Morae is the industry’s first all-digital user experience testing software. Consisting of three integrated components – Recorder, Observer, Manager – Morae delivers key benefits to any user experience program. Not only does it cost a fraction of a typical hardware laboratory, but it also provides superior user and system data capture, indexing, searching, and synchronization – all things that equate to more thorough, more accurate and much faster analysis.
One immediate benefit the teams realized after deploying Morae was its portability, which allowed usability specialists to visit clinicians on-site where they could conduct more sessions and test more clinicians. Not only did Morae give the usability team greater capabilities, but they also realized tremendous cost savings by not having to pay for clinicians' travel expenses to Intermountain’s fixed lab. They also saved tens of thousands of dollars just on the initial cost of Morae versus trying to update or replace their old hardware equipment.
With Morae loaded on laptops, the usability teams traveled to the clinics and hospital sites where the team was able to conduct usability tests in physician’s offices and conference rooms. They were also able to test in the open clinic environments, giving developers the ability to see firsthand how the medical software supports doctors and nurses during peak workloads and through multiple interruptions.
Morae’s Observer component proved to be a real bonus because developers back in the main office in Salt Lake were able to watch usability specialists testing new applications in a far-away clinic. For example, what started with one developer, who happened to be walking by and saw the remote sessions of a clinician testing new messaging software, quickly turned into a full team of observers. Developers could immediately see obvious problems with the messaging interface and could implement changes without waiting for further analysis.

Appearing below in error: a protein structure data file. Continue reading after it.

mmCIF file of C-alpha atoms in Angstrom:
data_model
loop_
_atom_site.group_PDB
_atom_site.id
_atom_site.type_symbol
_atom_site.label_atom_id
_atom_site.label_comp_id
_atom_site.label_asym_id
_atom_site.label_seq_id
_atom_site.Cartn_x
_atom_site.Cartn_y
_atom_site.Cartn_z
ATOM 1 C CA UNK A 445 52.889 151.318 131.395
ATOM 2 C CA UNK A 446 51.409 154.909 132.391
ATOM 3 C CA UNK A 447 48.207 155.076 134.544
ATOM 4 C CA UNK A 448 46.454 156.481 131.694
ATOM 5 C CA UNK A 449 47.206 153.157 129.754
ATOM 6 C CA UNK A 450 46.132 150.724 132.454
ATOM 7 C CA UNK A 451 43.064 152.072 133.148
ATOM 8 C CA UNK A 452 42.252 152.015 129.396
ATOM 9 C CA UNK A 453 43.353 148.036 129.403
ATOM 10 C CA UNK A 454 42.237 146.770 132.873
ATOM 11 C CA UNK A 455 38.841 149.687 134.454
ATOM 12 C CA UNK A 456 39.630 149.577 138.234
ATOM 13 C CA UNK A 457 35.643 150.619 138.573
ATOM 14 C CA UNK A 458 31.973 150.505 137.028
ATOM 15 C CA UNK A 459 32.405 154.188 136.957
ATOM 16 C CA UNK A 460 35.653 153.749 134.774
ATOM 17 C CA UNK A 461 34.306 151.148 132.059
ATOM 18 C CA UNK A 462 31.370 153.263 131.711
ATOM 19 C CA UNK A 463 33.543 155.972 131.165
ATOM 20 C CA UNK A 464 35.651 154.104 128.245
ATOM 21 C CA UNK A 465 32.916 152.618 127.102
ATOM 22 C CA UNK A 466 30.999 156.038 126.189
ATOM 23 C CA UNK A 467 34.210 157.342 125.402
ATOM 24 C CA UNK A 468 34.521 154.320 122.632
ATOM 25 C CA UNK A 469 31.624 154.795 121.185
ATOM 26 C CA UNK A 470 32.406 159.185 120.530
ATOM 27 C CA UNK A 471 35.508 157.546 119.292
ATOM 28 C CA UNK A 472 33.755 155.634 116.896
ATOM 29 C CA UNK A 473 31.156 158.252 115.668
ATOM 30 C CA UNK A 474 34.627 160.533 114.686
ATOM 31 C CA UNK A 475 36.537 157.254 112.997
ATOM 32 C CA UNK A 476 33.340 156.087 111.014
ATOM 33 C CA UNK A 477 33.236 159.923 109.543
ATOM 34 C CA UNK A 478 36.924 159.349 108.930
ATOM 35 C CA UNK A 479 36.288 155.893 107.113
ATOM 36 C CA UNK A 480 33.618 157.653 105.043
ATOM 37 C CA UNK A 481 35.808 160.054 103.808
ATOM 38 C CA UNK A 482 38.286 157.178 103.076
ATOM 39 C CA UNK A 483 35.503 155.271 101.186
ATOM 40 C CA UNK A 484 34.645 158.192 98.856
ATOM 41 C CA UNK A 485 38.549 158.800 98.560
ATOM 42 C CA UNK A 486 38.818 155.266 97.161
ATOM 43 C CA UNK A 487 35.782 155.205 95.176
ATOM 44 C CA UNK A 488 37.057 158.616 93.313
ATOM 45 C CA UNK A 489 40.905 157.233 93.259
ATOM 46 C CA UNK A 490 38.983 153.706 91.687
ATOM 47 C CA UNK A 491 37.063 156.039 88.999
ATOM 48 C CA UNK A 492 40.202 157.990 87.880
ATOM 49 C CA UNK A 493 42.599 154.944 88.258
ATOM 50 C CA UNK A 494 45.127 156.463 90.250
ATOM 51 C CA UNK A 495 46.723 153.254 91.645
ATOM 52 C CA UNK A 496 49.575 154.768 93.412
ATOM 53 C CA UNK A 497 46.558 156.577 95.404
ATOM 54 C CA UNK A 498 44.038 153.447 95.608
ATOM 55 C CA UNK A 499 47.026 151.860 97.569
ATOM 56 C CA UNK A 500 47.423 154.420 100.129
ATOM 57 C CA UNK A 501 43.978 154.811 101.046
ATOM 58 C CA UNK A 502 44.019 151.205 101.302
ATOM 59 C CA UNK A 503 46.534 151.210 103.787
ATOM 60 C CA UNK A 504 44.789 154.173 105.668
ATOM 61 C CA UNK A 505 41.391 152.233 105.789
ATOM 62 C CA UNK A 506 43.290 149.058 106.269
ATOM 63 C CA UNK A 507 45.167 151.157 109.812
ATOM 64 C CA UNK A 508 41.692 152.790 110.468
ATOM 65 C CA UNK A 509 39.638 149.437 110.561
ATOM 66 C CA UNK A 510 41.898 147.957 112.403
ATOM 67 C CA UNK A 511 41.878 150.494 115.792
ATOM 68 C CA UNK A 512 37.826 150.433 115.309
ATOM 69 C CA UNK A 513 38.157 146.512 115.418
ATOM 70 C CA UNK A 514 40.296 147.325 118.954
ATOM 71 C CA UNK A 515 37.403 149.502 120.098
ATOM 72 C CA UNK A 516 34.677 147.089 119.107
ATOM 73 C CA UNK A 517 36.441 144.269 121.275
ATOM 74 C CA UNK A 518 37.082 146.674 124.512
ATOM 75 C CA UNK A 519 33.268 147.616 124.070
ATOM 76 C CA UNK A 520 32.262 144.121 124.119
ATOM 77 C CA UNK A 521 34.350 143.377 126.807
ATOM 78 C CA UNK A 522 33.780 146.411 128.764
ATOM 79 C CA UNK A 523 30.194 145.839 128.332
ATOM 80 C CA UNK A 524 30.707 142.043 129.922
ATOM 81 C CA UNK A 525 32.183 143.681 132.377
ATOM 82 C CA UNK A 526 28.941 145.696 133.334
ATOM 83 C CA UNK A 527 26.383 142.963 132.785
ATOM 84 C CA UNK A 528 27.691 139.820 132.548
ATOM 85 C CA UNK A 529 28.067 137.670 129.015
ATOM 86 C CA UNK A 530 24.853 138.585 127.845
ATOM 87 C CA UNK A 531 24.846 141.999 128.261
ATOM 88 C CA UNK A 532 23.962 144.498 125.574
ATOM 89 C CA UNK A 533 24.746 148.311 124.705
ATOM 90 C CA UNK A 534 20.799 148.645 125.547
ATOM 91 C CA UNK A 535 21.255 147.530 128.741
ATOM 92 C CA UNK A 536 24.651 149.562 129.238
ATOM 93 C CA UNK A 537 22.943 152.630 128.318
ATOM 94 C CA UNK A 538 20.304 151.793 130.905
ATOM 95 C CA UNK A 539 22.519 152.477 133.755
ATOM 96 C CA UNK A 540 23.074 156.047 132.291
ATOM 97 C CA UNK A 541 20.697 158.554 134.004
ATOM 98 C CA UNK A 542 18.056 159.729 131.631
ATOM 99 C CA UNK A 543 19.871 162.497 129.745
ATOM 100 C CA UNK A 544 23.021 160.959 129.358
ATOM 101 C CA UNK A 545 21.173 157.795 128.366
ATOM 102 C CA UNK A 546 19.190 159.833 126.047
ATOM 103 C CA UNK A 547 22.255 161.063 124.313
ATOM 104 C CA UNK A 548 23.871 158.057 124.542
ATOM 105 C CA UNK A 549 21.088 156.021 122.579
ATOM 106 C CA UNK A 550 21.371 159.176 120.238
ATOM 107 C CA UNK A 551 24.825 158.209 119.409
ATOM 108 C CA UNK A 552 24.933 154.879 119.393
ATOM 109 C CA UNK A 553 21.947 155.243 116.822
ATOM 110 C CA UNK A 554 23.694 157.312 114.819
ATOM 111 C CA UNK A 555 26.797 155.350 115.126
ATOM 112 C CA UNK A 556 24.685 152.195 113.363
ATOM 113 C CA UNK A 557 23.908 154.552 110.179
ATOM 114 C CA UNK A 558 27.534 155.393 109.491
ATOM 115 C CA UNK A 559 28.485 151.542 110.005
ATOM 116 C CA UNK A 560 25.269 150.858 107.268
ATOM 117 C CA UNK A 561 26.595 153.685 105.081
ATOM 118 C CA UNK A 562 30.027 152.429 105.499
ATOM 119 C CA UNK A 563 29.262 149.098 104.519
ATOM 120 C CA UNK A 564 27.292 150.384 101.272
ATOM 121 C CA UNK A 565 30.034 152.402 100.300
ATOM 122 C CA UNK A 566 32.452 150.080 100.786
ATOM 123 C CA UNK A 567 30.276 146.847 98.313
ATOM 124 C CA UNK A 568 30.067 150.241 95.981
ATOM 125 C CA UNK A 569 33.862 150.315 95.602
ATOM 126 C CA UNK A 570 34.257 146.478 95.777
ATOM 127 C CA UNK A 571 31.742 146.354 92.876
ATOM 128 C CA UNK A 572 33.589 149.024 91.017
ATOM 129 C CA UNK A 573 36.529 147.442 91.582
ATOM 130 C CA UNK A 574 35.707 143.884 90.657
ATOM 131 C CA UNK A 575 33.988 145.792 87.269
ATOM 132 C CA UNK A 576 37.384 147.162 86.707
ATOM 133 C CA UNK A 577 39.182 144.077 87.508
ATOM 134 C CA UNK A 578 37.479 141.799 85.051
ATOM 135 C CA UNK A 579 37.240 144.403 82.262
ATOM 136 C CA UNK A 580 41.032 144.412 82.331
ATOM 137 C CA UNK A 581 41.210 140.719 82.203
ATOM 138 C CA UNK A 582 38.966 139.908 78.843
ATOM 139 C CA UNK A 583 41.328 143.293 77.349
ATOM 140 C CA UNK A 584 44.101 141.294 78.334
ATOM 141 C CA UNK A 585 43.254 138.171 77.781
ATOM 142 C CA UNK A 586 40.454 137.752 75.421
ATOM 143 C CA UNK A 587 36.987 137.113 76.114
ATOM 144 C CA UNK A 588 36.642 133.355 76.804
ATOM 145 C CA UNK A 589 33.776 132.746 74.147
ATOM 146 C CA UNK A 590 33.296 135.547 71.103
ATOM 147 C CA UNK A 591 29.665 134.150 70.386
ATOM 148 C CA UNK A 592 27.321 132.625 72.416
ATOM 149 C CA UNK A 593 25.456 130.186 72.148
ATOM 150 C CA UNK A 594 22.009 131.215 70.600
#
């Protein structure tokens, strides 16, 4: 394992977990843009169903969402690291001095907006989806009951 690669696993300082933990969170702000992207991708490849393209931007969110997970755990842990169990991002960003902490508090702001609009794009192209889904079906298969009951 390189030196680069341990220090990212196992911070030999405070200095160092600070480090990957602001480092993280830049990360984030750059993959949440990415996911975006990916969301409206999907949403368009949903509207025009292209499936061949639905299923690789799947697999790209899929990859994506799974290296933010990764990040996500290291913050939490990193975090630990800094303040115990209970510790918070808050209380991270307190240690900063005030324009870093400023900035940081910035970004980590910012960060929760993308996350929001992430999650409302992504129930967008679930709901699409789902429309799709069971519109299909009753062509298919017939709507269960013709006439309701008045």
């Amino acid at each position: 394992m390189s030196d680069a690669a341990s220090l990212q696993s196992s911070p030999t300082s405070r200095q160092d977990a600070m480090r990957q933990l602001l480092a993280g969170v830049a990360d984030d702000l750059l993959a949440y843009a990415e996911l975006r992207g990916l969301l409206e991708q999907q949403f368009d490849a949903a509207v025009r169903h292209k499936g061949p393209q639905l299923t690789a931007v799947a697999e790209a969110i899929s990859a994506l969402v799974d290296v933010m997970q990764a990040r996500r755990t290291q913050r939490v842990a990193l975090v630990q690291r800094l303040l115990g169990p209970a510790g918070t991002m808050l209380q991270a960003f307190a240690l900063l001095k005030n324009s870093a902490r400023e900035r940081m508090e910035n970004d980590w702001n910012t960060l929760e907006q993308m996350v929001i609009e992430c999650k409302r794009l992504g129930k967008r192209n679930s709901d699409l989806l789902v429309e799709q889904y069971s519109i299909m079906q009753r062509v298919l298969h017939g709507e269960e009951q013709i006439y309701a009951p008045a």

It was at this time that Intermountain and GE teamed up to begin their massive new software development partnership with GE’s usability team. After watching some of Intermountain’s tests, GE Healthcare chose to deploy Morae for its own use. In the following weeks, GE and Intermountain usability specialists and analysts traveled to clinics throughout Utah, Indiana, and Oklahoma, gathering data from about 35 clinicians representing a variety of healthcare facilities.
Morae gave Intermountain and GE Healthcare usability and design professionals the ability to capture the 360o user experience. Morae recorded the clinician’s voices, their faces, and all the interaction that happened on the computer screen as they used the medical software. And since the recording is digital, the quality is perfectly clear. Morae also recorded where a clinician clicked on a button, each page change, when and where they typed in information, and all other data ranging from the contents of dialogue boxes to error messages. Hundreds of hours of digital video were recorded using Morae.